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When new, copper is the same bright color as a shiny new copper penny. When first put outside, a copper weathervane will quickly age to a rich chocolate brown color. The transition to a fully turquoise green patina takes a number of years to develop under natural weathering. Copper weathervanes installed in damp coastal or marine environments will develop patina layers faster than those in dry inland areas.

The green patina that forms naturally on copper and brass, sometimes called verdigris, usually consists of varying mixtures of copper chlorides, sulfides, sulfates and carbonates. These variations depend upon environmental conditions such as sulfur-containing acid rain. In clean air rural environments the patina is created by the slow chemical reaction of copper with carbon dioxide and water, producing a basic copper carbonate. In industrial and urban air environments containing sulfuric acid from coal-fired power plants or industrial processes, the final patina is primarily composed of sulphide or sulphate compounds.

As a bit of environmental ‘magic’ the patina on each weather vane is unique. If you live by the ocean, you will often get a “speckled” patina which is caused by the sea salt in the atmosphere. If you live in an area with oodles of rain your weather vane may develop a “weeping” patina over time. Every weathervane develops an individual appearance based on its location and the environmental factors present.

Design and patina are what make your vane distinct from any other. Below is a photo of one of our Dolphin weathervanes. It resides in Anacortes, Washington. Pictured after fifteen years of outdoor exposure, you can see it has begun to develop a nice turquoise green patina, particularly on the underside.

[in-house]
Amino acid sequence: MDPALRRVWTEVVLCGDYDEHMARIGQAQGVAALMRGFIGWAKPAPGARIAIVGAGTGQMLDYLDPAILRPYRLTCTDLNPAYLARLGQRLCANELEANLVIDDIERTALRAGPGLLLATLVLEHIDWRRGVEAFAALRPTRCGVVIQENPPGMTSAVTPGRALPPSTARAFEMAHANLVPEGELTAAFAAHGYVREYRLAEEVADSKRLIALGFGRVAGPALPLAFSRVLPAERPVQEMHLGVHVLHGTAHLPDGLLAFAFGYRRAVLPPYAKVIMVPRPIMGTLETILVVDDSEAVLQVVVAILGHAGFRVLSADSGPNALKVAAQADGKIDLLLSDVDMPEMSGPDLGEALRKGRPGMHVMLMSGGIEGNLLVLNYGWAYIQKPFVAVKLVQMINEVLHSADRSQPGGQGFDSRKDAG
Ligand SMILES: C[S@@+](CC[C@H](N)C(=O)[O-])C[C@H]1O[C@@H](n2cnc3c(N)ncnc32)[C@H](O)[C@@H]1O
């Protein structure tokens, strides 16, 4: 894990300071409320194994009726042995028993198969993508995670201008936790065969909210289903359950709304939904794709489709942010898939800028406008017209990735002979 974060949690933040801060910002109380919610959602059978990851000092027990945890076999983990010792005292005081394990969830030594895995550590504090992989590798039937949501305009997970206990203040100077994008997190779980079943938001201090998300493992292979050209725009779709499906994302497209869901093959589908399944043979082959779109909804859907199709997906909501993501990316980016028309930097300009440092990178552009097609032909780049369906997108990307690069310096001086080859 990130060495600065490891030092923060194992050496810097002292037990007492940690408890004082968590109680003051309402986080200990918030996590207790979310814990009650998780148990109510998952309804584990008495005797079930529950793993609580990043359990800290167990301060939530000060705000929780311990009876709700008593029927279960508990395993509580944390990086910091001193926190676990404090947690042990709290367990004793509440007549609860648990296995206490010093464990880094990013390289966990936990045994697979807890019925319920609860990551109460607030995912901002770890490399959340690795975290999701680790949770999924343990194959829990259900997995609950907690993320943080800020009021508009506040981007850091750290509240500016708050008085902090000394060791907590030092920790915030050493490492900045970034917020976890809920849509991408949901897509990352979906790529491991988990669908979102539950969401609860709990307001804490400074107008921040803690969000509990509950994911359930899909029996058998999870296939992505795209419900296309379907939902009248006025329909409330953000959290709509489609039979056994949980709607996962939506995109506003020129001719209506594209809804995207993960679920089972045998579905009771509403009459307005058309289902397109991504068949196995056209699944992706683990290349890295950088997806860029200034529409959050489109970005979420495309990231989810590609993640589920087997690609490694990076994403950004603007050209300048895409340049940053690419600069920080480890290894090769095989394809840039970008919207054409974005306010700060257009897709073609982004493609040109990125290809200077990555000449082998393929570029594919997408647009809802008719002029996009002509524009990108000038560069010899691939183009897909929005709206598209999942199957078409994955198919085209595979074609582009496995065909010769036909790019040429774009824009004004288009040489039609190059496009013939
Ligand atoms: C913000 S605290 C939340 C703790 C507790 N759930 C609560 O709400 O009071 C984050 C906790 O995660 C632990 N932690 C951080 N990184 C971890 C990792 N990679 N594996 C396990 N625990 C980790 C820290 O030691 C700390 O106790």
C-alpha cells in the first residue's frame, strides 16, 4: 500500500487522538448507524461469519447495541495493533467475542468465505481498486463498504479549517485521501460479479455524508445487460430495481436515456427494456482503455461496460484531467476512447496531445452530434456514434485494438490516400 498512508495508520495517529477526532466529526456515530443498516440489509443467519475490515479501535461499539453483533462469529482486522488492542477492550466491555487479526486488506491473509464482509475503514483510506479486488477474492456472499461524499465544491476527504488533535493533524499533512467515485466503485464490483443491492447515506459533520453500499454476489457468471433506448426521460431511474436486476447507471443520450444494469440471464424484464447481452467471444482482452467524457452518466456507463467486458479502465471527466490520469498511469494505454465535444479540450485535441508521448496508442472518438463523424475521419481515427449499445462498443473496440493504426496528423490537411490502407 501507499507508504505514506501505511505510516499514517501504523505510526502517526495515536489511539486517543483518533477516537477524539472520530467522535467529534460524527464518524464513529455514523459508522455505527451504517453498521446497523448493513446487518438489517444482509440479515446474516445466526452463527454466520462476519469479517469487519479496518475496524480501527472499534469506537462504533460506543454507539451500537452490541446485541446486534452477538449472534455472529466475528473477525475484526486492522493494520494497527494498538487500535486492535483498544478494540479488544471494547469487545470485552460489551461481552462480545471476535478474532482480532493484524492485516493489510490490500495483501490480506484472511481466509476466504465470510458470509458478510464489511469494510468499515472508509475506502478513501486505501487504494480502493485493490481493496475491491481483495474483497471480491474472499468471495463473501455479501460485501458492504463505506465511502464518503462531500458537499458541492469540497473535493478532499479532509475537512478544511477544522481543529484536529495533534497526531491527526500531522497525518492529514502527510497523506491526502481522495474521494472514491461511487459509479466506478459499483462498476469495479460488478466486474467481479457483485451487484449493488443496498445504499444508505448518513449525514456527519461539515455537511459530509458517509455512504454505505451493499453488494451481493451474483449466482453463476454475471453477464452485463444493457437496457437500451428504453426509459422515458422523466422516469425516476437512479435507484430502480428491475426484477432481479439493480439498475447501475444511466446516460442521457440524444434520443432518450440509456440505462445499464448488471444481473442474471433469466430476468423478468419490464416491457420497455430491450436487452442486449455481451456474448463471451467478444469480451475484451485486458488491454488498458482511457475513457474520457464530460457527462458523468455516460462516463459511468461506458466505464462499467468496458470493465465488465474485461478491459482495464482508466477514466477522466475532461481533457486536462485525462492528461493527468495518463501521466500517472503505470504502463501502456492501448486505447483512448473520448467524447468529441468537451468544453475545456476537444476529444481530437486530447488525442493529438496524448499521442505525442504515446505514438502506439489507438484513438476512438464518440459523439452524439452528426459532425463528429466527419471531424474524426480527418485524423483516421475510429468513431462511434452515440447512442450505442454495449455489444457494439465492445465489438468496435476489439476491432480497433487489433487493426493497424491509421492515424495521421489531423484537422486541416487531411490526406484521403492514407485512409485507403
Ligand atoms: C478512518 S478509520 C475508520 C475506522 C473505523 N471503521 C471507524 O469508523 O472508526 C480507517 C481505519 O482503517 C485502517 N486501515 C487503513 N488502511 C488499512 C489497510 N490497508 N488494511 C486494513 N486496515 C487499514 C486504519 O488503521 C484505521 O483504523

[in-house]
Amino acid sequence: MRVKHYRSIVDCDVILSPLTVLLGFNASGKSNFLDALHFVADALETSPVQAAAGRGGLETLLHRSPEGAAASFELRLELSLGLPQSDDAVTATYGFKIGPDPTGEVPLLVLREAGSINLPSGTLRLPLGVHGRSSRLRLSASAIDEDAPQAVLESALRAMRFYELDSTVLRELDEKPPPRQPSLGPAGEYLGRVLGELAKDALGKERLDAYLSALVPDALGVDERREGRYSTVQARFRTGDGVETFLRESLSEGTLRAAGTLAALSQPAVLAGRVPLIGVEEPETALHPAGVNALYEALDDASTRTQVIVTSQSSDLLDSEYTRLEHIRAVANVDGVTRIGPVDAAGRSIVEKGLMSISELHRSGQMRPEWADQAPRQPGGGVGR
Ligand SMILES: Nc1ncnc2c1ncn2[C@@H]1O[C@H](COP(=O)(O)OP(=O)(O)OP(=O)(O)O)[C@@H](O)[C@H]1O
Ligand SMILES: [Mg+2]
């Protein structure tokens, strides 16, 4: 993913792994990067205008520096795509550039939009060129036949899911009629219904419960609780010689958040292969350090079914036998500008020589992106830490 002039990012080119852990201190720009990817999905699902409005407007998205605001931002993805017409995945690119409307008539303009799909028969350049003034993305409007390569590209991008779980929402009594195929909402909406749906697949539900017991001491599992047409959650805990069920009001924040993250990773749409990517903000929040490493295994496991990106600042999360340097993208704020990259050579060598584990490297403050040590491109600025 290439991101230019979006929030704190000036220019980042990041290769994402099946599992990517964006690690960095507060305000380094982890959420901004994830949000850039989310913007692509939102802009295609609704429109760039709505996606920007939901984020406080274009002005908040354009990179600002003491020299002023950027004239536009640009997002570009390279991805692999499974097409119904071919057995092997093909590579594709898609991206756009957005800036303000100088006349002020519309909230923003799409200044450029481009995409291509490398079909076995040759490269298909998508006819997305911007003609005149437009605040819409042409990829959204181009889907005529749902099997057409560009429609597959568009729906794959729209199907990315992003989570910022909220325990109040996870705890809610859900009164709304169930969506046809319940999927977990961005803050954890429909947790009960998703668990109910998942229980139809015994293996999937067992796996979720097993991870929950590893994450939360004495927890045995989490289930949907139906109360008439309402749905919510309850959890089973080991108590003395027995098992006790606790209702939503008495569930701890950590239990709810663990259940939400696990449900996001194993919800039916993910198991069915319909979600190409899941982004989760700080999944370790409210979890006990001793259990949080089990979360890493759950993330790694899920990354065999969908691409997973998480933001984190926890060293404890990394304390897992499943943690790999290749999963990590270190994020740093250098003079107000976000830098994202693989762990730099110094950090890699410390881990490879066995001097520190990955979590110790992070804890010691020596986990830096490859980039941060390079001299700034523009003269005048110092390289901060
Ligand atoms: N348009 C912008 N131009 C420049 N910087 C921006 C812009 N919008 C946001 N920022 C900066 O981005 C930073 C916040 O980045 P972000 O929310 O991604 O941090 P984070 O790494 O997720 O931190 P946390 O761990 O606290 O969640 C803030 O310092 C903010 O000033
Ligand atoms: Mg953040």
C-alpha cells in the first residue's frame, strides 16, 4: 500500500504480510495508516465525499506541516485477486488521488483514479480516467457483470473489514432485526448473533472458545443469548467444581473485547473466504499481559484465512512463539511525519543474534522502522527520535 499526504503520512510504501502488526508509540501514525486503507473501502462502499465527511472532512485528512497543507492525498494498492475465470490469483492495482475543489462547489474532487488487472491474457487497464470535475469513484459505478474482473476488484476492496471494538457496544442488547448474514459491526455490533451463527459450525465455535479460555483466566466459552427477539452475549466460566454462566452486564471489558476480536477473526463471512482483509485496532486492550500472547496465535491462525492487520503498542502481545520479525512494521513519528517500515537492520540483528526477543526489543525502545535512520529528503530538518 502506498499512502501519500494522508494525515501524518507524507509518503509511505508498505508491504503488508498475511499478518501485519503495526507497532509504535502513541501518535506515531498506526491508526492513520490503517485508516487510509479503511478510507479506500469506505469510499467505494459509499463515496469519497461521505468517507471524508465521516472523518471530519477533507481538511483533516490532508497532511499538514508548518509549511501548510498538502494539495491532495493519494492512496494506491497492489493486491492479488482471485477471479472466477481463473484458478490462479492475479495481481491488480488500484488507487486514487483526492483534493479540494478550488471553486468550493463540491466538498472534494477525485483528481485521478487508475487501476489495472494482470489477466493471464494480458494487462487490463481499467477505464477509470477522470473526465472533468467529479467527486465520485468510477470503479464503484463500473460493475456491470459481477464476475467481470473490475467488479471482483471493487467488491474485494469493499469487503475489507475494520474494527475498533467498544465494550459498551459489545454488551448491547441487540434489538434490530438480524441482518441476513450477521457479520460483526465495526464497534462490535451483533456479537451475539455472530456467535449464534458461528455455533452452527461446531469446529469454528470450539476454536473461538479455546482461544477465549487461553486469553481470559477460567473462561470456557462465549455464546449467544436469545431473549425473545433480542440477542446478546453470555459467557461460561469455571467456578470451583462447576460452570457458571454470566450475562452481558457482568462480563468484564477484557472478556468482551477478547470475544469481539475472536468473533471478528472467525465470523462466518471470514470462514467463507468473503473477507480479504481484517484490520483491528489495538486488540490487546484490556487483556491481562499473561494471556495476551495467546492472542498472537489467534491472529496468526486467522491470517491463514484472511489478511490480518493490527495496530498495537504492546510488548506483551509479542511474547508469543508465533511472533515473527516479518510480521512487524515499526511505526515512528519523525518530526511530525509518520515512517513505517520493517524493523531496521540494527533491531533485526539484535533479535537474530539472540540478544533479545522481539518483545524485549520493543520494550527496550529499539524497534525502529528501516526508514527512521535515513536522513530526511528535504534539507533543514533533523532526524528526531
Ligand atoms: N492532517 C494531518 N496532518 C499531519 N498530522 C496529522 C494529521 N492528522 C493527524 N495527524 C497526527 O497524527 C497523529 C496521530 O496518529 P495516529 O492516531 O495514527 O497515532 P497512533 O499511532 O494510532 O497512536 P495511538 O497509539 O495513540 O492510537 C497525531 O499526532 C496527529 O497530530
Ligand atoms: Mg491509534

A naturally acquired patina is prized by collectors of antique weathervanes. Some of these antique weathervanes have sold for hundreds of thousands of dollars and a prospective customer has to be cautious because there are some unscrupulous artists and metalworkers who chemically induce patinas to simulate antiquity in newly-made weathervanes.

When a particularly desirable weathervane comes on the market, it is becoming established procedure to do a scientific analysis of the sculpture piece to insure that it is truly what it is purporting to be. This kind of analysis, while still in its infancy, is fascinating. If you are interested, here is a link to one article that talks about this type of research:

Weathervane Finish Analysis

For those of you with a scientific curiosity about the copper patina process, here is an in depth article, sent to us by a customer in Quebec who is also a chemist:

Copper Patinas

Artificially Induced Patinas:

On the subject of artificially induced weathering, many of the “patinas” you see on weathervanes imported from overseas are called cold patinas and are sprayed or dabbed onto the vane’s surface. Much of this will wash off with the first few rains.

Hot patinas are more long lasting but are applied at very high heat, primarily to bronze sculpture pieces. Unfortunately, the temperatures required are so high; they will weaken and melt the solder seams on a weathervane.

More sophisticated cold patinas can be professionally applied but the final appearance can not be guaranteed. In addition to the unpredictability of the patina’s outcome, some of the chemicals are toxic to work with, store and dispose of. Because of these issues, West Coast Weather Vanes does not offer this ‘service’.